That’s a good point. Going barefoot is gendered (it’s disproportionately male).
My first thought was “no one wants to see ugly female feet”, female feet being ugly because female. I wonder what other people’s reactions are. And now I wonder whether women go barefoot less because they think people think women’s feet are unsightly. (I am not talking about after being deformed by shoes.)
I would have thought the opposite: that nobody wants to see ugly male feet. On the other hand, stereotypically, females are “cute”, particularly when they remove normal items of clothing.
When I think of red carpet events, it is always the women who are removing shoes (because high heels are awful), and they get away with it without too much problem.
On the converse, there do appear to be a lot more male barefooters on the internet. However, is that just because there are more men on the internet (or they are more vocal in that regard and more visible). They are almost assuredly less like to have to put up with crap/trolls because of it.
I think there are more male barefooters, period. Bunch of reasons I can’t figure out how to explain, but it’s the same proportion men outnumber women in for a lot of other things as well.
I think my reaction was that women assume their feet are ugly, because we assume we are ugly (we can never compare to women in the media), because we’re lower status; not that women would expect men to find them ugly. Women are more likely to conform to social expectations because of lower status and less confidence. Of course, if men have foot fetishes, that’s not much better, because ewww.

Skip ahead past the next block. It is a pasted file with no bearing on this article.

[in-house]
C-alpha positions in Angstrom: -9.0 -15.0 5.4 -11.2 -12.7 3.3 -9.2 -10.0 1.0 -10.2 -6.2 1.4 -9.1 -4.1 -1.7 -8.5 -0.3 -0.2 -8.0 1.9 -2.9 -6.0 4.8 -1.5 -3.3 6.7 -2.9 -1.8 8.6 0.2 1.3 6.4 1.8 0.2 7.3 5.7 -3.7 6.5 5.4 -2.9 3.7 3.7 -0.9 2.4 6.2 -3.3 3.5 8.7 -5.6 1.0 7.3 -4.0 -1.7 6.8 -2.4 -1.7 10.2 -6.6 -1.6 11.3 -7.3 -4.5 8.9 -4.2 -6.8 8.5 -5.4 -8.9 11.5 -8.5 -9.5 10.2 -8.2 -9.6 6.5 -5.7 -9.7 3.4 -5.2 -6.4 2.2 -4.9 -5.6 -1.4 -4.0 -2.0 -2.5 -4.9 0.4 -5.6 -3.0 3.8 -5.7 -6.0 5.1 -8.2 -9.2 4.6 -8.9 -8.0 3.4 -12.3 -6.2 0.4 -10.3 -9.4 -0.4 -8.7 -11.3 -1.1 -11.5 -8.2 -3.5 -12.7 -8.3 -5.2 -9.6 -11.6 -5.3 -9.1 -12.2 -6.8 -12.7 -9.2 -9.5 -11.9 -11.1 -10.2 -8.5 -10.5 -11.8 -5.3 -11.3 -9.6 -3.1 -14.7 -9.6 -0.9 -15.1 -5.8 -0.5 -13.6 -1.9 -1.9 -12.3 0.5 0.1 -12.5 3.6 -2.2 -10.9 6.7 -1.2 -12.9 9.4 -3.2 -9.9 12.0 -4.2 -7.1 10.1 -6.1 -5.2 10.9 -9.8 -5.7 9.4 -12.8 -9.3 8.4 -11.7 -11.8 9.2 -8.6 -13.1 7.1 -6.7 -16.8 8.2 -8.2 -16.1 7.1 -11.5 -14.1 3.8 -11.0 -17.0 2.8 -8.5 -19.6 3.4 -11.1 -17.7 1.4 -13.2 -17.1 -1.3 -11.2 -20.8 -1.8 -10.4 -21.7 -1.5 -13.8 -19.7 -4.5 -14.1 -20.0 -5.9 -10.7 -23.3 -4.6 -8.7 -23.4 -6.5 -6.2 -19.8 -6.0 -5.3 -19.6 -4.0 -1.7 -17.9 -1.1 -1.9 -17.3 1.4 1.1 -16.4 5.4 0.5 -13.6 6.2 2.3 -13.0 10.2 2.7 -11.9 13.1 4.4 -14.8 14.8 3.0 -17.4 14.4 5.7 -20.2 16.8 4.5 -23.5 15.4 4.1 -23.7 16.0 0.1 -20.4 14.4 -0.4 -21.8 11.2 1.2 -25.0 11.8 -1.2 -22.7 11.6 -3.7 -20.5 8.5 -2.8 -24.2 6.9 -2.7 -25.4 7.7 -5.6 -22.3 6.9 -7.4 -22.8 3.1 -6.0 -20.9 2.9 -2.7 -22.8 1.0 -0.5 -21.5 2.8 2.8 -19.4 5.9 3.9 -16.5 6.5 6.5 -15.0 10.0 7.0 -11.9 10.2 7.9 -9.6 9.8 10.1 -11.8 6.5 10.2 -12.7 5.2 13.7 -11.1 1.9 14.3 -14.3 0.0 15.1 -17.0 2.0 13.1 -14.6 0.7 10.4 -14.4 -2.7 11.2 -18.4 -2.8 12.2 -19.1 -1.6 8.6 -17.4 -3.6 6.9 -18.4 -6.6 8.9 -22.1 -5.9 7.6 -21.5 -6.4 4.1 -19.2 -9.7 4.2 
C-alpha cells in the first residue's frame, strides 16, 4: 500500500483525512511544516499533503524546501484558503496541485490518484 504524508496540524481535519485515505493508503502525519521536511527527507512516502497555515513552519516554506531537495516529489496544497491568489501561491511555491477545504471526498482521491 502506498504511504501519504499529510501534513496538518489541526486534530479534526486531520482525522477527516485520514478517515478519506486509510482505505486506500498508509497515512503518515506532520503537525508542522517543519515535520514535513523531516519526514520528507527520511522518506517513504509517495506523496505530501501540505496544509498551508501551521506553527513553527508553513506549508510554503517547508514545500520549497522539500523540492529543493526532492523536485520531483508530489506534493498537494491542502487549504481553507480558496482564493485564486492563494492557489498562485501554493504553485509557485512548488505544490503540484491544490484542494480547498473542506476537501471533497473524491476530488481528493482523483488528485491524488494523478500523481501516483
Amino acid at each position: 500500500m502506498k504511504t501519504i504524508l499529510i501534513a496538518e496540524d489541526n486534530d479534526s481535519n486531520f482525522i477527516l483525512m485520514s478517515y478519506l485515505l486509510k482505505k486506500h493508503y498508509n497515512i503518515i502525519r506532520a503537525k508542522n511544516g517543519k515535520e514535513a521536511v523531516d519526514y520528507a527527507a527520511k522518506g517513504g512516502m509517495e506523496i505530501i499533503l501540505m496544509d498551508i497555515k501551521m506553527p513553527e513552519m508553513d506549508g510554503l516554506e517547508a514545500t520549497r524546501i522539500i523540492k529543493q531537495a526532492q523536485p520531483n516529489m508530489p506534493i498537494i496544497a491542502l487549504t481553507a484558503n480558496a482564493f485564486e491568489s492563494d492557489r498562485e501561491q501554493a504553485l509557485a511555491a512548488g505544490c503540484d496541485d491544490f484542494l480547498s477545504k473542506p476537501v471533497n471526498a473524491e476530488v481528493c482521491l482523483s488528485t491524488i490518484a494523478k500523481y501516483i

There is no logical reason for gender disparity, Historically it seems to have gone both ways. According to http://english.svenko.net/ and other sites it’s been mostly the females in the gypsy/roma communities who went barefoot, the same seems to apply for European summer farming activities in earlier centuries where the man had boots to put on for certain hard/dangerous work whereas the woman and children usually did their tasks barefoot.
Then again in certain cultures it was natural for boys to go barefoot and girls had to keep their feet soft (or even hide them for “decency”), or it was even “tomboyish” for girls to go barefoot, and seen more befitting for them to put on pretty shoes even if they were impractical?
More recently I have heard “nobody wants to see male feet because they are ugly” which seems to imply that women get away with it more easily. Indeed there is the idea of “female pretty feet” (also sexually charged for those with certain inclinations), the same is rare when it comes to male feet.
Then again it seems to me that women are more likely to wear the kind of shoes that will deform their feet.
I hope these gender related inhibitions wouldn’t be such an obstacle. Nobody, whether female or male, should ever feel bad about their reputation when they choose to go barefoot because they enjoy it. Feet don’t have a gender, they may subtly vary but are what we make of them.